Game Club: 1979 Revolution: Black Friday

Author’s Note: This is the first letter in a four-letter series discussing 1979 Revolution: Black Friday. You can find Part Two here, Part Three here, and Part Four here. All posts contains spoilers.

Dear Joanna,

We’ve got a lot to talk about this month. For the sake of not burying the lead, I’ll say that 1979 Revolution: Black Friday is kind of a hot mess, both in terms of form and content, but one with a very interesting and well-presented setting.

For those who aren’t familiar, 1979 Revolution casts the player as Reza Shirazi, an amateur photographer/aspiring journalist recently returned from a stint in Germany. The place he has returned to is his hometown of Tehran, and it’s (you guessed it) 1979, just before the revolution gets into full swing.

For most players, this novel setting (for a video game) will be the most appealing thing about the game, and thankfully that aspect of it is rewarding. Even without looking at external interviews, it’s apparent that the developers conducted extensive research; photographs and found objects reveal encyclopedia entries that present a depth of research without being dry, and really establish the cultural and political context of the events the game portrays. From a thematic perspective, the main themes the game employs is what it means for a bunch of people with fundamental disagreements to “unite” against a common enemy and how that plays out. It would be easy for the game to use hindsight to focus on how naive/unprepared the moderate majority was for the religious right to seize power; but the game isn’t nearly that myopic, instead casting a wider net, exploring the moral ambiguity of the situation and implicitly asking us how these schisms are embodied in today’s resistance movements. They contrast this with spending a small but significant portion of the running time looking at how people lived in pre-revolution Iran; the highlight of this is a set of ‘home movies’ from the Shirazi family that are clearly actual archival films from the period.

As a game…well, that’s really where it struggles.

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It becomes readily apparent, early on, that A. the developers played and slavishly emulated aspects of Telltale’s The Walking Dead, B. The game was designed for tablet with PC as an afterthought, and C. The game’s ambitions were limited by its budget. Let’s take these in turn.

The Walking Dead popularized (though certainly didn’t invent) the adventure game that emphasized story, lots of dialog, and narrative branching over the puzzles that have traditionally been the connective tissue of the genre. It also made the unusual decision to yank the hood off the car and tell players, explicitly, what narrative decisions were and were not being tracked by the game, through the infamous “X Will Remember This” notifications, as well as boilerplate at the game’s opening talking about how reactive the game’s narrative will be.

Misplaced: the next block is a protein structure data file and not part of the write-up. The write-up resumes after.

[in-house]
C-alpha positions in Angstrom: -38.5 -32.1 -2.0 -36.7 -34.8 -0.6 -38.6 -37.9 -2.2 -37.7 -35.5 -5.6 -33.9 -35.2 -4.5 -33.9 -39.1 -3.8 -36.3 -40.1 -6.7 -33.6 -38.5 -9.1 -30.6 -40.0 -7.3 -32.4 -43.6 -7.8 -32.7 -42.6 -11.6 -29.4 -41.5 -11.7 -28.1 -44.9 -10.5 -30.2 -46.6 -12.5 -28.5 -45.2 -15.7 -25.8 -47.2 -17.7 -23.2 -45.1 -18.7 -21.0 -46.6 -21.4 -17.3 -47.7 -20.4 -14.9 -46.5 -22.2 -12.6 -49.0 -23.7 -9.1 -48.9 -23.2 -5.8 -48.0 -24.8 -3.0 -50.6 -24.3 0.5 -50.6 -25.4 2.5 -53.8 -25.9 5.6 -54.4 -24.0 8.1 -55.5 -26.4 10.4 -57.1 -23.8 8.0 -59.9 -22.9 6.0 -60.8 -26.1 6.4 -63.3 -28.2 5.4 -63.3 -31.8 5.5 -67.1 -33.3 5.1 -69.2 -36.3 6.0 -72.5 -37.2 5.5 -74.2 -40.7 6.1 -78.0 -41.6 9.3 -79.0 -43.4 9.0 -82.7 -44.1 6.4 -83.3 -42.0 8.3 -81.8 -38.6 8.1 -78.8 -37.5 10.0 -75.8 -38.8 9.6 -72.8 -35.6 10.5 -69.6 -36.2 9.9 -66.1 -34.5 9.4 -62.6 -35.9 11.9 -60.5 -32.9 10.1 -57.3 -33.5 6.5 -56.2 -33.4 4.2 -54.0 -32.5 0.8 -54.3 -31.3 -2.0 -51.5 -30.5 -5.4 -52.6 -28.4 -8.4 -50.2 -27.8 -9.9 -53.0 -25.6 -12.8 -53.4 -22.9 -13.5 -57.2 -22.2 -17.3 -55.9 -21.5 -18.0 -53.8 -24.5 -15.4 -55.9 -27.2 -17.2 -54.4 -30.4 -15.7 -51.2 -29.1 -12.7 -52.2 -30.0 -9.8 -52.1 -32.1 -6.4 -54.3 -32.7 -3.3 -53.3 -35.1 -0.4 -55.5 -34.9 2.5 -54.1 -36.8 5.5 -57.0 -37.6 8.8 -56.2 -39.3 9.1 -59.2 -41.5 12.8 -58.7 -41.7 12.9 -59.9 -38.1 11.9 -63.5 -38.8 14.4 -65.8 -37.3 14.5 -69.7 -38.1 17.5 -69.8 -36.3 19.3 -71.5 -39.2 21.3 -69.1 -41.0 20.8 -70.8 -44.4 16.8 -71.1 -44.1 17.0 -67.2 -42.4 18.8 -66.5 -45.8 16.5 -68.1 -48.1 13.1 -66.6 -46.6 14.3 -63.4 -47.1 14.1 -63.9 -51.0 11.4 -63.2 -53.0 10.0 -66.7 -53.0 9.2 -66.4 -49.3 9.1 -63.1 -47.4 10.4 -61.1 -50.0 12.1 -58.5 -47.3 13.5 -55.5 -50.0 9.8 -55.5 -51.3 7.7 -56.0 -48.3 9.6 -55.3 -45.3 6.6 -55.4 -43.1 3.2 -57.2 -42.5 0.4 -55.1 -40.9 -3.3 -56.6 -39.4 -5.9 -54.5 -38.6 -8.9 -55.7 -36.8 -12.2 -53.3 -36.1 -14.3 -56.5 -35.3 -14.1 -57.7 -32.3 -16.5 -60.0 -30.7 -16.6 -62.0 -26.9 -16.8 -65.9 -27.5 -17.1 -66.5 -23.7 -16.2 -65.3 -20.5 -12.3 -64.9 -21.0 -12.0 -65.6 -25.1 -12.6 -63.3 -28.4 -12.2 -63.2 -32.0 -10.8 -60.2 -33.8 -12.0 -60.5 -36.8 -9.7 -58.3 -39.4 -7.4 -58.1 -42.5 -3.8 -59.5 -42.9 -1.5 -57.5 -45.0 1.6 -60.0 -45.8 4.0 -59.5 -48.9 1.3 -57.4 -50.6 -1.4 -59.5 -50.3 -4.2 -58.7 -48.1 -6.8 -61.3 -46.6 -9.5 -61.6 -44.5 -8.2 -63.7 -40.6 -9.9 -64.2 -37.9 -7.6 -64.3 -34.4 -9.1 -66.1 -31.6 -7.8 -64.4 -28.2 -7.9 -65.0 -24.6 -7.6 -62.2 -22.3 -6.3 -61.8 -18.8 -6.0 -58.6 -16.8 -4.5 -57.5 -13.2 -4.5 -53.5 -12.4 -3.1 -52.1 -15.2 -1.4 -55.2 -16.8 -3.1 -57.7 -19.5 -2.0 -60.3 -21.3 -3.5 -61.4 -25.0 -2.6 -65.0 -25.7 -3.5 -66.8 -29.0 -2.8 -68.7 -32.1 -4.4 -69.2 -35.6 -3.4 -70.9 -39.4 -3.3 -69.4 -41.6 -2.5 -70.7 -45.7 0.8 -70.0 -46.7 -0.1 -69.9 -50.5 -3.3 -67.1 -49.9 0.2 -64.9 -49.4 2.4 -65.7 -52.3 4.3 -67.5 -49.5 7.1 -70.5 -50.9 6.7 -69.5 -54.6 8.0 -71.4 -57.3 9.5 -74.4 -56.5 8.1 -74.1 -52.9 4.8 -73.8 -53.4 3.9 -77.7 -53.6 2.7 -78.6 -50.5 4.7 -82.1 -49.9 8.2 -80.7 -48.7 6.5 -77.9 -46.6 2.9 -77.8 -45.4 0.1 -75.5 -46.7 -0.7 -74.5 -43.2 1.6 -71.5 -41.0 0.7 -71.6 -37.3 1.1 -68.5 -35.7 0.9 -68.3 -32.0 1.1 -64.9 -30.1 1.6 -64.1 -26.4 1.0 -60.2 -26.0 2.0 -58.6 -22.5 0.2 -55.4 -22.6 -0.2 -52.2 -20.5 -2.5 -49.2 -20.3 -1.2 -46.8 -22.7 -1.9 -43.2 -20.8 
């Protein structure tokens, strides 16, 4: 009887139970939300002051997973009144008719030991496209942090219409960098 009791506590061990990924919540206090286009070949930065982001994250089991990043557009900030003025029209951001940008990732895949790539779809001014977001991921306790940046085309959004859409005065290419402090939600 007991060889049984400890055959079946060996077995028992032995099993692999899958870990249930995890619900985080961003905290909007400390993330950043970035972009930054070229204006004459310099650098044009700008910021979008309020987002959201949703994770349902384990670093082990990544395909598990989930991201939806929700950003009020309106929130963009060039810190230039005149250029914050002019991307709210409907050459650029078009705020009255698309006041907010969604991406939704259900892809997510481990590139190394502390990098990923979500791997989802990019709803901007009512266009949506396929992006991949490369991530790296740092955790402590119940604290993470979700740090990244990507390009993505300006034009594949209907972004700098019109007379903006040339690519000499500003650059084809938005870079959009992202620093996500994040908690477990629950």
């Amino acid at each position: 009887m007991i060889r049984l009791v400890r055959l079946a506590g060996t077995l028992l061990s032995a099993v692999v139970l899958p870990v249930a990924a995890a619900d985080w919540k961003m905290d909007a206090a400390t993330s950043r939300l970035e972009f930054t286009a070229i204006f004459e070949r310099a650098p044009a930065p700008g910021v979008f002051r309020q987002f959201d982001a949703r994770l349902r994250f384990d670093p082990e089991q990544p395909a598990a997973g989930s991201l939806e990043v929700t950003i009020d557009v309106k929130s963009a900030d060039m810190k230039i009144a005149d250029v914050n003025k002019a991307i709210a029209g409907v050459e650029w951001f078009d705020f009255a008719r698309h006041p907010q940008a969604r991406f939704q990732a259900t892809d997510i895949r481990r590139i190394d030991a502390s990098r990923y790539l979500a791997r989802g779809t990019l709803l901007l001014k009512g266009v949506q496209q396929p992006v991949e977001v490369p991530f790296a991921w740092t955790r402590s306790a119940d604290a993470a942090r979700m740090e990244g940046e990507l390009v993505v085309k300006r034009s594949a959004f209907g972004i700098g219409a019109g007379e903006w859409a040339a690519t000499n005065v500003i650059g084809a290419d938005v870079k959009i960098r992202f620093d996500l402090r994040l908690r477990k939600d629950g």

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I could write a full essay on why I think this was misguided design, but the short answer is that that it seems to be designed to assure the player that there is actual narrative reactivity, and not the usual smoke-and-mirrors that makes the game seem responsive while ultimately being linear. This itself assumed that there is something *wrong* with the smoke-and-mirrors approach (I’d argue that having simply the illusion of choice is fine as long as you preserve the illusion), but the larger issue was that it itself was smoke and mirrors; it merely assured the player that this was truly a ‘free’ narrative experience, which of course it wasn’t. Infinite branching is impossible and unviable, and the nature of scripted storytelling is that the writer must create a certain linear order of events; there can be mild permutations in that, but that’s all; to acheive greater freedom, the world needs to be a lot more sandboxy than that found in a plot-driven adventure game. Even then, it’s an enormous amount of work to track and be ‘fair’ to every permutation; the ending of The Walking Dead threw out every major decision I had made because most players chose differently and the designers had designed for the majority. Ultimately, you are back to square one in terms of the problems of interactive narrative; the only difference is you now have large, on-screen notifications that pop up to frequently remind you that THIS IS A VIDEO GAME, and one that the developers are not confident can speak for itself. It’s the single most immersion-breaking mechanic I’ve encountered in all my years of gaming, and the fact that anyone copied it is beyond me. 1979 Revolution is even worse than its forebear in this regard; in The Walking Dead it was an optional setting that defaulted to on, here it’s mandated.